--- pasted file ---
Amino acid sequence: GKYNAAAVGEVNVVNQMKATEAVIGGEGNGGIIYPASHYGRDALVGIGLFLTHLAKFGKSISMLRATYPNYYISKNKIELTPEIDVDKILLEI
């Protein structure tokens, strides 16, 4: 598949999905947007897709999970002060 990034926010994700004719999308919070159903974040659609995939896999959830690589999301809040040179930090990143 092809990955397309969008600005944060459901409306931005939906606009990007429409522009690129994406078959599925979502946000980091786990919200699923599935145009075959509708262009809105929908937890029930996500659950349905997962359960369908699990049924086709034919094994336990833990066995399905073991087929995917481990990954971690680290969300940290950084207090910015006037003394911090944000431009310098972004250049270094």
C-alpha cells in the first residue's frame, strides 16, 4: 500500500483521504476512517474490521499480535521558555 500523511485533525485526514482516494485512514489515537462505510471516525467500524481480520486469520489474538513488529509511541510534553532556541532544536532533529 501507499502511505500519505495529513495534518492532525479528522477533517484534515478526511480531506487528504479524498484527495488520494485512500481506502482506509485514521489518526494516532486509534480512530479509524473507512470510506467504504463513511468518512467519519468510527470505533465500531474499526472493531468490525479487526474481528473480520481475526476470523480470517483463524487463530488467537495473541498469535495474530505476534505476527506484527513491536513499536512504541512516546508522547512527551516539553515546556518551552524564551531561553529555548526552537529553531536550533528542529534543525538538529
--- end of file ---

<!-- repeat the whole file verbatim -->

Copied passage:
Amino acid sequence: GKYNAAAVGEVNVVNQMKATEAVIGGEGNGGIIYPASHYGRDALVGIGLFLTHLAKFGKSISMLRATYPNYYISKNKIELTPEIDVDKILLEI
């Protein structure tokens, strides 16, 4: 598949999905947007897709999970002060 990034926010994700004719999308919070159903974040659609995939896999959830690589999301809040040179930090990143 092809990955397309969008600005944060459901409306931005939906606009990007429409522009690129994406078959599925979502946000980091786990919200699923599935145009075959509708262009809105929908937890029930996500659950349905997962359960369908699990049924086709034919094994336990833990066995399905073991087929995917481990990954971690680290969300940290950084207090910015006037003394911090944000431009310098972004250049270094």
C-alpha cells in the first residue's frame, strides 16, 4: 500500500483521504476512517474490521499480535521558555 500523511485533525485526514482516494485512514489515537462505510471516525467500524481480520486469520489474538513488529509511541510534553532556541532544536532533529 501507499502511505500519505495529513495534518492532525479528522477533517484534515478526511480531506487528504479524498484527495488520494485512500481506502482506509485514521489518526494516532486509534480512530479509524473507512470510506467504504463513511468518512467519519468510527470505533465500531474499526472493531468490525479487526474481528473480520481475526476470523480470517483463524487463530488467537495473541498469535495474530505476534505476527506484527513491536513499536512504541512516546508522547512527551516539553515546556518551552524564551531561553529555548526552537529553531536550533528542529534543525538538529